What will the California State Supreme Court do? The question before
the justices in early June pertained to the April 2000 jury trial of
Garcia was accused and convicted of shooting his neighbor over a
property-line dispute. The evidence was mostly circumstantial, and
Garcia was sentenced to life in prison. So, what was it that brought
this case in front of the highest court of the state? It was the
behavior of Superior Court Judge Hugh Mullin III during the jury
During this trial, the judge, the lawyers, and the jury all went
to visit the location of the alleged crime in Santa Clara. All
parties relevant to this case attended that outing. So far, so good.
At the end of the trial of the case, the jury began to deliberate, as
juries normally do. After four days of deliberations, the jurors sent
a note to the judge requesting a return visit to the location in
question as there were things the jurors wanted to review. This time,
Judge Mullin would not let the defense attorney attend.
His view was that since the jury was deliberating, it would not be
proper for the defense attorney to go to the scene with the jury.
In April of last year by a 2 to 1 vote, the First District Court
of Appeals held that Judge Mullin did not commit error with his
ruling. That lead to the State Supreme Court appeal.
In review of the arguments made by both sides and the questions
asked by the State Supreme Court justices, it appears as if Judge
Mullin’s ruling is going to be reversed.
The defense attorney, Dennis Reardon, indicated that it was his
belief that an improper taking of evidence had occurred at a time at
which deliberations, not the further taking of evidence, was to take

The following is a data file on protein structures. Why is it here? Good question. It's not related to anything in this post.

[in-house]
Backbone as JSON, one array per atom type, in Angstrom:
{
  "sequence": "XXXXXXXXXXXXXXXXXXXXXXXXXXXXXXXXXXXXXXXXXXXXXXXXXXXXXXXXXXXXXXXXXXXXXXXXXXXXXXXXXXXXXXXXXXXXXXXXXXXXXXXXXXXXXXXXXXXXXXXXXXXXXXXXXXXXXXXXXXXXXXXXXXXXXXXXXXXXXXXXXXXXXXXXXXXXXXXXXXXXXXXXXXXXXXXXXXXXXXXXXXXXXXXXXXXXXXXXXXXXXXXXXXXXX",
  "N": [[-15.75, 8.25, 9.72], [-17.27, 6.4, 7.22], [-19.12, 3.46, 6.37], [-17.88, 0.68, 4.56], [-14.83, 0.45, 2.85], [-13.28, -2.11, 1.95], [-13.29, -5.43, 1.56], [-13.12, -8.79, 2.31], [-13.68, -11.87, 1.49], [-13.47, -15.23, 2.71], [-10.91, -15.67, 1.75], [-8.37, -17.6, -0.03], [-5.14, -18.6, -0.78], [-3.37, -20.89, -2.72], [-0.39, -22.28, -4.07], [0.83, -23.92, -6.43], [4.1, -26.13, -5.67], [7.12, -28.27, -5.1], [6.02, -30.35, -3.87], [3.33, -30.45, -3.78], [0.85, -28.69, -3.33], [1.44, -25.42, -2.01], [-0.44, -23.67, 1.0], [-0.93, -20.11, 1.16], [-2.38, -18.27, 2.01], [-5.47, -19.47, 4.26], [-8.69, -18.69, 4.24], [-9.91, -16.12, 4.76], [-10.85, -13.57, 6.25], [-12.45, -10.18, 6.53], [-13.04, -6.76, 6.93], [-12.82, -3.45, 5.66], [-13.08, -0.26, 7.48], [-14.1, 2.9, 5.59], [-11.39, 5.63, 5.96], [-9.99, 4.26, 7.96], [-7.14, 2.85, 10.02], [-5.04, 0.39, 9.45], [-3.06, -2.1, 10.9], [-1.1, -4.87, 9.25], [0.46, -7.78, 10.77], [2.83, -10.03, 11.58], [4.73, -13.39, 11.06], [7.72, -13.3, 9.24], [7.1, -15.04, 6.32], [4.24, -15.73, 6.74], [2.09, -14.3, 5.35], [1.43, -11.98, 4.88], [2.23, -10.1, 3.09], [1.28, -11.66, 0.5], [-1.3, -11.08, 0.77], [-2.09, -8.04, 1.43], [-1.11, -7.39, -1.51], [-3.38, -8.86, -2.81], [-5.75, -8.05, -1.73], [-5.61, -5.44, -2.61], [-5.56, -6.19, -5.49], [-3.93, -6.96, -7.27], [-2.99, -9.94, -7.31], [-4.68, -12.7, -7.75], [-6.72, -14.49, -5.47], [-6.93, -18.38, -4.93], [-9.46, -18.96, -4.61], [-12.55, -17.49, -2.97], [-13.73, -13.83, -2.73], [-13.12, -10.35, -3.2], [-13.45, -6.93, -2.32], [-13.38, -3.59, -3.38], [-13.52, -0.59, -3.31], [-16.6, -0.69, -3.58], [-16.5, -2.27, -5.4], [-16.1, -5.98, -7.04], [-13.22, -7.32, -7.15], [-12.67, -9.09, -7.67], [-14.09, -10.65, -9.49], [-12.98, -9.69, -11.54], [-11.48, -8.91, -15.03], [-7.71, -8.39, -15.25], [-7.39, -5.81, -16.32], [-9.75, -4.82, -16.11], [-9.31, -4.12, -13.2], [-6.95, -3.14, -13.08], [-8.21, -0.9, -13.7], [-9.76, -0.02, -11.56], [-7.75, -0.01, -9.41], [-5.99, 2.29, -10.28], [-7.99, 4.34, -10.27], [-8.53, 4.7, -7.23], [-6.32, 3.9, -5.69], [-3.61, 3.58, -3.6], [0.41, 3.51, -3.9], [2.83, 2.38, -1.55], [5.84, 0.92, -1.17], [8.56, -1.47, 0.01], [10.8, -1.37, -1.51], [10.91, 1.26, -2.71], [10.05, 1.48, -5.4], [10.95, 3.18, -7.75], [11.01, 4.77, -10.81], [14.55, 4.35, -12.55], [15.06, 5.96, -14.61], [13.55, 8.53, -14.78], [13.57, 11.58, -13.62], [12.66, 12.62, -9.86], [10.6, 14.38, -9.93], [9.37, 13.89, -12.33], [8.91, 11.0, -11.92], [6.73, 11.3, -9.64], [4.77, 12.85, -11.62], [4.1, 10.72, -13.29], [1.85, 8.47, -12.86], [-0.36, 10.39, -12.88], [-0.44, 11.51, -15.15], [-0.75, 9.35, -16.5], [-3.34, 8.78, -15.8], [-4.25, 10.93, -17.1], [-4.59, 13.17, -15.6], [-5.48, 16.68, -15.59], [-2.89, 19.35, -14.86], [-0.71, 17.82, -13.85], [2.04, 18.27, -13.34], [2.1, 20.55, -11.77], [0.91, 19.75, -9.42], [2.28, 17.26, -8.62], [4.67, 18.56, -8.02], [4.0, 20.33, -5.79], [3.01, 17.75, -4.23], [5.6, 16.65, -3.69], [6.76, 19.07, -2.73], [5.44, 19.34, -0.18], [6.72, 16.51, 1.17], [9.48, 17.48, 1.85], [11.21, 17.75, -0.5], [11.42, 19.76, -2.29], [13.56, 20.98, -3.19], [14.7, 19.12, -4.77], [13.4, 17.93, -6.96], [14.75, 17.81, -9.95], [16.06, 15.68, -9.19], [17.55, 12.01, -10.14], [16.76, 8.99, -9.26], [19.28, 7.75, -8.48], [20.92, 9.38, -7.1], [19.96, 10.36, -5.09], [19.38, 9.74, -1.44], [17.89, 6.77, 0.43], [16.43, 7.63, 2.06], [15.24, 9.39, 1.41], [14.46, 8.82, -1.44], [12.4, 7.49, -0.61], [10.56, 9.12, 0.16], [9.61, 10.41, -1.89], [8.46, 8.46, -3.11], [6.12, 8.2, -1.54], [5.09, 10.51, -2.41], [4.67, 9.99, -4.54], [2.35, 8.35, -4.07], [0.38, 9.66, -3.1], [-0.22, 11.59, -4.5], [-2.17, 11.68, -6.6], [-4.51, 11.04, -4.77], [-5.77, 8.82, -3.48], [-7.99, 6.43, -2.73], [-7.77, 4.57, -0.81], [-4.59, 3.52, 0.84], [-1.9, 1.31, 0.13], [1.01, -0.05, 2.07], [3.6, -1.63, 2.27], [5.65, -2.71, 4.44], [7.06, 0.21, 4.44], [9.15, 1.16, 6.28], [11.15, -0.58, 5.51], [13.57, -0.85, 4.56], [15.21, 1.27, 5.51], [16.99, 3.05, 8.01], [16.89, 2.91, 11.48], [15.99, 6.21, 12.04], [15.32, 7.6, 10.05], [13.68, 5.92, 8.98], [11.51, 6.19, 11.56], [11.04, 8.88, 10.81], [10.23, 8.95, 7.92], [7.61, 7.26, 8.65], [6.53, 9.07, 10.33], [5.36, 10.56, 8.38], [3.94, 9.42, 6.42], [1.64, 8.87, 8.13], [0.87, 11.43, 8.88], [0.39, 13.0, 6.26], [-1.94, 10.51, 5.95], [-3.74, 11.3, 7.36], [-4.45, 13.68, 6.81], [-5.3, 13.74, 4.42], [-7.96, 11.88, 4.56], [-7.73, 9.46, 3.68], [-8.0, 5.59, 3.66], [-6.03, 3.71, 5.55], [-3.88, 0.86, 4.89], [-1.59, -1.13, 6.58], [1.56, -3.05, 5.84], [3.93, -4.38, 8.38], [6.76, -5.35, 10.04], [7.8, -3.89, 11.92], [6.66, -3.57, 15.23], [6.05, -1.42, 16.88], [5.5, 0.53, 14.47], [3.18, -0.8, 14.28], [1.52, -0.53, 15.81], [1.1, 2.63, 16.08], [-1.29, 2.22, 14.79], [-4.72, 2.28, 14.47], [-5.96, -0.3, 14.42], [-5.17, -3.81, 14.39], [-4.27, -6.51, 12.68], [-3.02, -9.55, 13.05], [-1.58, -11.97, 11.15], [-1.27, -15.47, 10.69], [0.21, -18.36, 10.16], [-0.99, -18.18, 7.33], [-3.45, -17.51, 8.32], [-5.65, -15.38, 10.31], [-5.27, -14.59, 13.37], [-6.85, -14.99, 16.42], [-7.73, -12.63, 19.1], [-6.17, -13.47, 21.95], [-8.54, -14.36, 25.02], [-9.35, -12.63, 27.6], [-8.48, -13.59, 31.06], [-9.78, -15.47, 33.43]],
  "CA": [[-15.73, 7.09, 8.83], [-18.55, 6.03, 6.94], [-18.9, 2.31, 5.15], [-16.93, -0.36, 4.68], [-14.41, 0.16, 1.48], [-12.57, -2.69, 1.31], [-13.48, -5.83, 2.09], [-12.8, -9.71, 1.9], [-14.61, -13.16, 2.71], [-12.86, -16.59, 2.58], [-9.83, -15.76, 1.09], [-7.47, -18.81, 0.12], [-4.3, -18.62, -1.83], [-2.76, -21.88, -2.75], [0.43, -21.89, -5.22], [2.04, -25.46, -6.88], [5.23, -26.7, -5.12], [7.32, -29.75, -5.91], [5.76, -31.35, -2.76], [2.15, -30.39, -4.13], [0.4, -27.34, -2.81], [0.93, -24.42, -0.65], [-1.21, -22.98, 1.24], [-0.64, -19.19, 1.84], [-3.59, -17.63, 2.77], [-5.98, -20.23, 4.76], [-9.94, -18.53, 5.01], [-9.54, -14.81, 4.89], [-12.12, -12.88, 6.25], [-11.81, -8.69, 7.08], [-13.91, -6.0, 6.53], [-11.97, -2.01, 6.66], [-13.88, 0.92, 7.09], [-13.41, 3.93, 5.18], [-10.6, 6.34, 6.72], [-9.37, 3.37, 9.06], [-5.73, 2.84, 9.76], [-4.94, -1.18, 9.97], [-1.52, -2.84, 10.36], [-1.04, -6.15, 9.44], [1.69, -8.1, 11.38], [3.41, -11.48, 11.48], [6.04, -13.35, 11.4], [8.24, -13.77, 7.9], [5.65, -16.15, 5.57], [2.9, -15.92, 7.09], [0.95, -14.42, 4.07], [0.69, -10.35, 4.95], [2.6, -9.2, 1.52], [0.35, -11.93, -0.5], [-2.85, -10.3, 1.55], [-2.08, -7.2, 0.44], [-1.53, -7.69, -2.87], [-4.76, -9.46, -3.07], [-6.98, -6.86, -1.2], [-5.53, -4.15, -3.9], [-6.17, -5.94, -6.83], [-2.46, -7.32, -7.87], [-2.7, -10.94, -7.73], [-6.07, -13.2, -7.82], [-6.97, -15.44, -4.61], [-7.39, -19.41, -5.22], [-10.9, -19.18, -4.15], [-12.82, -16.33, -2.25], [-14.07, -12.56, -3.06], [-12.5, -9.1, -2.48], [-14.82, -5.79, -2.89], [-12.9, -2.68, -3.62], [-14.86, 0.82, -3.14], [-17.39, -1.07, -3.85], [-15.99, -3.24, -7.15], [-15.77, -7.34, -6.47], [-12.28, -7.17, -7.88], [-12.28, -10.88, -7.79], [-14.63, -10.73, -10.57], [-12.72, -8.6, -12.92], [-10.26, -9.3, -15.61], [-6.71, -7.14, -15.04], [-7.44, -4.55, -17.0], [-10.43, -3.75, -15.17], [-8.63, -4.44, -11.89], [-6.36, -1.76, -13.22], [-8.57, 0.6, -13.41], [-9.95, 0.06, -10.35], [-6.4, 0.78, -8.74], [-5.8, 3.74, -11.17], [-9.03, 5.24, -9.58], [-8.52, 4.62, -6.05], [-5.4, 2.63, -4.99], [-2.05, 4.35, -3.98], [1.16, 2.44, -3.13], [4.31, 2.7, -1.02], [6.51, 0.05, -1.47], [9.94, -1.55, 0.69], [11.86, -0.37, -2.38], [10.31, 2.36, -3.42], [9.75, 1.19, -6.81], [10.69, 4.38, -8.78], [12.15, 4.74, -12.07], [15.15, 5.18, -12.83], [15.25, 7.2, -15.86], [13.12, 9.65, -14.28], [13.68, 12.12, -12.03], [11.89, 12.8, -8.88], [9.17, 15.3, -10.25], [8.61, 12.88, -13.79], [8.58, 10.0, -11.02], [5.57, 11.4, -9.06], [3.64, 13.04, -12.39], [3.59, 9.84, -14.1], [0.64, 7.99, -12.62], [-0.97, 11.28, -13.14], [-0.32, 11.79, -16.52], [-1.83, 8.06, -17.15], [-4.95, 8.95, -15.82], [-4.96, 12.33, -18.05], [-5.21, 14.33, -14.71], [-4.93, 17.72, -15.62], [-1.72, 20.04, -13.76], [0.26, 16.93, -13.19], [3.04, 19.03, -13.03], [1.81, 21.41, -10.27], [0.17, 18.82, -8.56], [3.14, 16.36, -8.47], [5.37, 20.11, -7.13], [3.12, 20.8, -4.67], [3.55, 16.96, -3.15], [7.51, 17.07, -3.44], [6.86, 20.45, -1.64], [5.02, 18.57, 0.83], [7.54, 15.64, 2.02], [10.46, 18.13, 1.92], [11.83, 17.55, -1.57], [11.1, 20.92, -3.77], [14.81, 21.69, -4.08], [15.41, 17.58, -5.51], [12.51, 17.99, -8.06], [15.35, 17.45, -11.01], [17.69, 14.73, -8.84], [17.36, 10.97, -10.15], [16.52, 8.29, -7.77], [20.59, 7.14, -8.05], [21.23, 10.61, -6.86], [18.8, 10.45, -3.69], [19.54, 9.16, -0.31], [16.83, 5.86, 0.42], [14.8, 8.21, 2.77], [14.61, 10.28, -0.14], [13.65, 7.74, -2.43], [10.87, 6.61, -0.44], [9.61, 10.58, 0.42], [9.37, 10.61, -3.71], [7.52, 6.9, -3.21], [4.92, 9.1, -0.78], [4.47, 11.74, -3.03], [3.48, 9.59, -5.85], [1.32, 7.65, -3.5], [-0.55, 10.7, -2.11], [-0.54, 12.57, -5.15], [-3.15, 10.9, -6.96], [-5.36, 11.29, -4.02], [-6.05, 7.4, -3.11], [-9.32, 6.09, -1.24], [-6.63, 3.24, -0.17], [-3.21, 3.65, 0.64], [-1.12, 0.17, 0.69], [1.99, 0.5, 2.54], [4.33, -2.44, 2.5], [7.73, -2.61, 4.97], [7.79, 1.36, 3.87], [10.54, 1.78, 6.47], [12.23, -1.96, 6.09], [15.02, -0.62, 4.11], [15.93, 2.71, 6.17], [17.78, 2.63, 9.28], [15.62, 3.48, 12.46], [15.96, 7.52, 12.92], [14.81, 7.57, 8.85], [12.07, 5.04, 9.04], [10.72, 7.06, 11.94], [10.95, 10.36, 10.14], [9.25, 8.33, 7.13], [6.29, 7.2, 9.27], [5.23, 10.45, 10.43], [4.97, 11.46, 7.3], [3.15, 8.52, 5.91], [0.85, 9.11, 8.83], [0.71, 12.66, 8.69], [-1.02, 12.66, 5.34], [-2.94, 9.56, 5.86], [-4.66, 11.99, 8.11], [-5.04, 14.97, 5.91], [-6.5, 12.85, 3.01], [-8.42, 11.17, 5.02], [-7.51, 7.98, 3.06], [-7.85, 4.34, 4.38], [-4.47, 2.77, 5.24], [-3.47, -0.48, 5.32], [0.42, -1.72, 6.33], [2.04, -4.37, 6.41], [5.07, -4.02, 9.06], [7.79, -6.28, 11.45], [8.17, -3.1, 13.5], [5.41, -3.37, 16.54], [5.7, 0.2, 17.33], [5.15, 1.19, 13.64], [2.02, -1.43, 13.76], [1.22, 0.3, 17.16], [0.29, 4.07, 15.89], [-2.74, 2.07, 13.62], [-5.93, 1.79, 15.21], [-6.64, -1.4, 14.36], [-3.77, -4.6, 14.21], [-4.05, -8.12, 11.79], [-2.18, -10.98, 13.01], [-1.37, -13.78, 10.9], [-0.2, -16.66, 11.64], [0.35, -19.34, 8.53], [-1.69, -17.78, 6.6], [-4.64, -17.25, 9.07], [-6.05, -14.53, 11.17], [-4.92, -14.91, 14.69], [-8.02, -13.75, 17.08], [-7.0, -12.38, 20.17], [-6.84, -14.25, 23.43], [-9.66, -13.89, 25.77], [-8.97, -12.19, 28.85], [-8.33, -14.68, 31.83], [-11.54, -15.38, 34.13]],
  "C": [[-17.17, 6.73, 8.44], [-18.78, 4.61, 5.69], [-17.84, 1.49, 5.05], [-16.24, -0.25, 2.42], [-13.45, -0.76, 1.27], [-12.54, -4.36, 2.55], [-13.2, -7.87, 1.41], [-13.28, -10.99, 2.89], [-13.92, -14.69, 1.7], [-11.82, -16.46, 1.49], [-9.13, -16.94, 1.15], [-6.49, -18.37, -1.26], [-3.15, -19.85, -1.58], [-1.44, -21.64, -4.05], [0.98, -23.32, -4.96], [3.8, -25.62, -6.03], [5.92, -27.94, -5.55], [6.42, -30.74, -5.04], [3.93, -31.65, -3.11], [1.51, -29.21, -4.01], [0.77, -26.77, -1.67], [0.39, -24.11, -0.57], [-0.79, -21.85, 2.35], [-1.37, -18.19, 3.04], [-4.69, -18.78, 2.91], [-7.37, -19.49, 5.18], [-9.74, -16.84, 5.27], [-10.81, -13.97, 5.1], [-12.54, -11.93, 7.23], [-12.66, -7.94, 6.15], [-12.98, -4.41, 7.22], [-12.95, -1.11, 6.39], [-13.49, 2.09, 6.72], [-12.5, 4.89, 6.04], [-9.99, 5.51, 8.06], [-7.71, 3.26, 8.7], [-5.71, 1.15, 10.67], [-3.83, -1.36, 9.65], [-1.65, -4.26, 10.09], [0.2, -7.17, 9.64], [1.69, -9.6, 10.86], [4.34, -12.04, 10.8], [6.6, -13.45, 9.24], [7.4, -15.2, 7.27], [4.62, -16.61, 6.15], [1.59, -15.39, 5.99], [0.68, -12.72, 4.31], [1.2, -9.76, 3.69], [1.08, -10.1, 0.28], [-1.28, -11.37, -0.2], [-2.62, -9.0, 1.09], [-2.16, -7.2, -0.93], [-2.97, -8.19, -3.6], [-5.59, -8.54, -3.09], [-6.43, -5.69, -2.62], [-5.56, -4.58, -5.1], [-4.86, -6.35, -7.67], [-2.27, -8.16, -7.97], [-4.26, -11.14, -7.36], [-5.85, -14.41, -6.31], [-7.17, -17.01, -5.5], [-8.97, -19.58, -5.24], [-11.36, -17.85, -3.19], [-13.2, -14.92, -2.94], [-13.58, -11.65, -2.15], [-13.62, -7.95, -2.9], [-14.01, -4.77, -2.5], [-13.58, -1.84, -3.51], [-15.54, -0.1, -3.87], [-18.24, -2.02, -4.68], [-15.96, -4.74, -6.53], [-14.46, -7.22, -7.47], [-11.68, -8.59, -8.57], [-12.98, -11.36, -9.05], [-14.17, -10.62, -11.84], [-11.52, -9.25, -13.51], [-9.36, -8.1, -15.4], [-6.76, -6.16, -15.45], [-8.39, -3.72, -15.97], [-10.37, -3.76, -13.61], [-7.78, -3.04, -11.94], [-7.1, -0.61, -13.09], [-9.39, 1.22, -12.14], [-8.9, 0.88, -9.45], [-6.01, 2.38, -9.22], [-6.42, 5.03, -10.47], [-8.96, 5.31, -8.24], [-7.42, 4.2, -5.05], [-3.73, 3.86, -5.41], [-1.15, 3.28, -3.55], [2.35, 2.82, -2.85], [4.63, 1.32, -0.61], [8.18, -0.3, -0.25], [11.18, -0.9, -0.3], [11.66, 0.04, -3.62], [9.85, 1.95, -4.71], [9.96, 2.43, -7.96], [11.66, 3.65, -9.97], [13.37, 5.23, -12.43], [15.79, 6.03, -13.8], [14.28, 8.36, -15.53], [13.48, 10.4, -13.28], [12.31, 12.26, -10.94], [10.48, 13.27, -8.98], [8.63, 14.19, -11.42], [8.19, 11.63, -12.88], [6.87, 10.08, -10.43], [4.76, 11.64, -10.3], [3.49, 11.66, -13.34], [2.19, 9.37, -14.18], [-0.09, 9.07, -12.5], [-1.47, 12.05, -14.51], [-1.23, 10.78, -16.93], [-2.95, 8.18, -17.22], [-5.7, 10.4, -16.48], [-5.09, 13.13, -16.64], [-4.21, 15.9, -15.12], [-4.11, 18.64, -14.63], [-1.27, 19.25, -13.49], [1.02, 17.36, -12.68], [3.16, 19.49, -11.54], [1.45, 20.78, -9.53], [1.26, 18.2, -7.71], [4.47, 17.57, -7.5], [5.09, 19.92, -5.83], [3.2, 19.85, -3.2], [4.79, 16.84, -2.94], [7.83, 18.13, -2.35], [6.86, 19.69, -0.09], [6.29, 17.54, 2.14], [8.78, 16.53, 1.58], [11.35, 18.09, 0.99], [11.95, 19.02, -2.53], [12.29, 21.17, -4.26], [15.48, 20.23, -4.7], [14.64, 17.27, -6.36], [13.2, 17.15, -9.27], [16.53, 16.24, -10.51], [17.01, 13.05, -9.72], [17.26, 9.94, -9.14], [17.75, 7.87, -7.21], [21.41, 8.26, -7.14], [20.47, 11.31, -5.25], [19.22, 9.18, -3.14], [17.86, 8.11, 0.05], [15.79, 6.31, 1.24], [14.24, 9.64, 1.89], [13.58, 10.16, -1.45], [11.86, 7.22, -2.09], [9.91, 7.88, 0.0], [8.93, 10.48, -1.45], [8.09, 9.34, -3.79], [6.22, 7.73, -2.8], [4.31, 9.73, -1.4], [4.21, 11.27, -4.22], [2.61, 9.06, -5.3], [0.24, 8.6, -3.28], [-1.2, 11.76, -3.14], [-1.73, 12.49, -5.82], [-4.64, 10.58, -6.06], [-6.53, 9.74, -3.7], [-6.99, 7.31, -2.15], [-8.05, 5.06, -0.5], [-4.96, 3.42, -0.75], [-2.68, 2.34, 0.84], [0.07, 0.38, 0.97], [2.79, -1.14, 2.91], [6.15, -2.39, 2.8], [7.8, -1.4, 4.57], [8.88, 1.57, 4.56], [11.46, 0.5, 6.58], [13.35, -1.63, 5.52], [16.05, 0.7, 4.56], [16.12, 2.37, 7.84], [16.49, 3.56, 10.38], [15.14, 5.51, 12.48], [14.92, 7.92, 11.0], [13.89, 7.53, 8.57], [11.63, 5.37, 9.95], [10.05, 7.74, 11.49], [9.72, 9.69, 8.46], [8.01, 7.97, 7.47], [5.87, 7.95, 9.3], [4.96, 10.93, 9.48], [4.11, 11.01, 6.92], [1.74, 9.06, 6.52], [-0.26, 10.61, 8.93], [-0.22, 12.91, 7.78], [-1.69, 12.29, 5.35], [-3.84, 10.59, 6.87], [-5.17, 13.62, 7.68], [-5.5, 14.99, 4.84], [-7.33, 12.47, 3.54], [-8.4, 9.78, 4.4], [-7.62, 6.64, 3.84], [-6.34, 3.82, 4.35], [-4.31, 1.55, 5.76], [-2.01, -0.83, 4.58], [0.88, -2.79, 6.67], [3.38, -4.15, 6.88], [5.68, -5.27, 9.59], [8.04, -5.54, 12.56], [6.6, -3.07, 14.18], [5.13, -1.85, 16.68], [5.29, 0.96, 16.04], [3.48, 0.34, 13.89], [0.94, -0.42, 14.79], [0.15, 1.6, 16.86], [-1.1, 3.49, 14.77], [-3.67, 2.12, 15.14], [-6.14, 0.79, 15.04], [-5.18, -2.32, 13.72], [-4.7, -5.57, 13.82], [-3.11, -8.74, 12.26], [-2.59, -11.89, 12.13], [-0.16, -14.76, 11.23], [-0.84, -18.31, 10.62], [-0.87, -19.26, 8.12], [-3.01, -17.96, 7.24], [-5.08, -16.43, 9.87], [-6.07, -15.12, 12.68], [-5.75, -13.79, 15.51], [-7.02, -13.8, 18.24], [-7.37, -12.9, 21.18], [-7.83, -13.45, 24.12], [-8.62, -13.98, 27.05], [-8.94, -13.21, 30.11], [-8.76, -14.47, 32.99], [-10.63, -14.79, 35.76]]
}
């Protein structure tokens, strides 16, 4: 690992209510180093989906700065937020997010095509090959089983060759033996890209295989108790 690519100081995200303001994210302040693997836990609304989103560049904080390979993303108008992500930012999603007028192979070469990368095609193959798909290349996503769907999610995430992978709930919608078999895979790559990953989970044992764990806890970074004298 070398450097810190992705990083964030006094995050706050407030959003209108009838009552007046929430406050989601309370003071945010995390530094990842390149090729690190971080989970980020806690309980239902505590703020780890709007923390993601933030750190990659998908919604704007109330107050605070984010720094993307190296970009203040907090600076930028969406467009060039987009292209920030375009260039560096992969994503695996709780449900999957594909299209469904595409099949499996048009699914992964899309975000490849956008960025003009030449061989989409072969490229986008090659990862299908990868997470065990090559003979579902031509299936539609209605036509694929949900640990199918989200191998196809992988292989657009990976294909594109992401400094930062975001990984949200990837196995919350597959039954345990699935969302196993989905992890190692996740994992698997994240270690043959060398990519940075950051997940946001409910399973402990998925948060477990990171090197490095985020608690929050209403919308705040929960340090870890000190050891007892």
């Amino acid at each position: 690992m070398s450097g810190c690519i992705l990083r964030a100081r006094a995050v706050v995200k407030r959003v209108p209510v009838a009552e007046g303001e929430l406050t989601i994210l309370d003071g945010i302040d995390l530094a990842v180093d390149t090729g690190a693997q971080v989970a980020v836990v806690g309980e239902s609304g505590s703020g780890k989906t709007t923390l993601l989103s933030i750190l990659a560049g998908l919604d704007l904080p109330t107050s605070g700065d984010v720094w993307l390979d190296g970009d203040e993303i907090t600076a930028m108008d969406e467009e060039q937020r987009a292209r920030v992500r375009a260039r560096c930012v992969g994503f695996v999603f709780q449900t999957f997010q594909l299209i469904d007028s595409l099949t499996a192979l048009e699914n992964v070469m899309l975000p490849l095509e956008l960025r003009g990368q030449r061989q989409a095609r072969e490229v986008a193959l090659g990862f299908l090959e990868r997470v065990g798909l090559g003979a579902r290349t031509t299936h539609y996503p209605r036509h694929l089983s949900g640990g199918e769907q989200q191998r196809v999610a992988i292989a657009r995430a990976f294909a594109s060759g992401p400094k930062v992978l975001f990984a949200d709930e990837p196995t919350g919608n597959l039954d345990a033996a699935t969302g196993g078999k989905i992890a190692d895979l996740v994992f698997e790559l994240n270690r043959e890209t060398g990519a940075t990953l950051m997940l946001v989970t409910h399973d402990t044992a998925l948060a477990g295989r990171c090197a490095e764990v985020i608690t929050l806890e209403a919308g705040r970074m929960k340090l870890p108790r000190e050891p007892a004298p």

Part of the problem was that Judge Mullin admitted that he did not
watch all of the jurors all of the time during this second visit.
In fact, Judge Mullin admitted he pretty much let the jurors do
whatever they wanted. One juror wanted to use a laser pointer to help
him determine the angle at which the bullets were shot. The judge
refused this request, however, he then suggested that the jurors make
or create “sight lines” instead. This suggestion by the judge
violates Penal Code Section 1138, which says that whenever there is a
question from the jury during the period of deliberations, the judge
must notify both attorneys of that question and obtain their feedback
before responding to it.
It also came to light that one of the jurors brought a yellow
glove with him to use as a marker which apparently was his attempt to
checkout one of the arguments put forth by the prosecution. All of
this is improper.
Sure enough, after four days of deliberations without reaching a
verdict, after this second visit to the crime scene on the afternoon
of the fourth day, the jury returned a verdict of guilty the next
The prosecutor attempted to salvage the propriety of this visit by
arguing that the jurors visiting the crime scene with the judge was
tantamount to their asking to look at an exhibit from the trial.
Exhibits are items that are admitted into evidence during a trial.
Chief Justice Ronald George didn’t seem to buy this argument as he
said “a crime scene, by definition, can change ... as opposed to an
exhibit which is immutable.”
What in the world was Judge Mullin thinking? Garcia has the right
to a fair trial. He is denied that right when jurors are permitted
to, in effect, run amok and gather evidence.
If a judge permits a jury to visit a crime scene during
deliberations it has to be a closely monitored and structured visit.
Both attorneys need to be there to make sure nothing untoward takes
place and the judge is supposed to give the jurors strict
instructions regarding what they can and cannot do. These
instructions do not include laser pointers, sight lines and yellow
gloves. It is supposed to be a period of time for observation, not
for the conducting of experiments and the testing of theories.
Judge Mullin went way too far with what he did and his first
mistake was in excluding Reardon from the visit.
I look forward to the State Supreme Court’s ruling in this case as
I am confident this conviction will be reversed. If Roy Garcia did
commit murder, it should be proved the right way -- that is what our
system is all about.
* CHARLES J. UNGER is a criminal defense attorney in the Glendale
law firm of Flanagan, Unger & Grover, and a therapist at the Foothill
Centre for Personal and Family Growth. He may be reached at (818)
244-8694 or at www.charlieunger.com.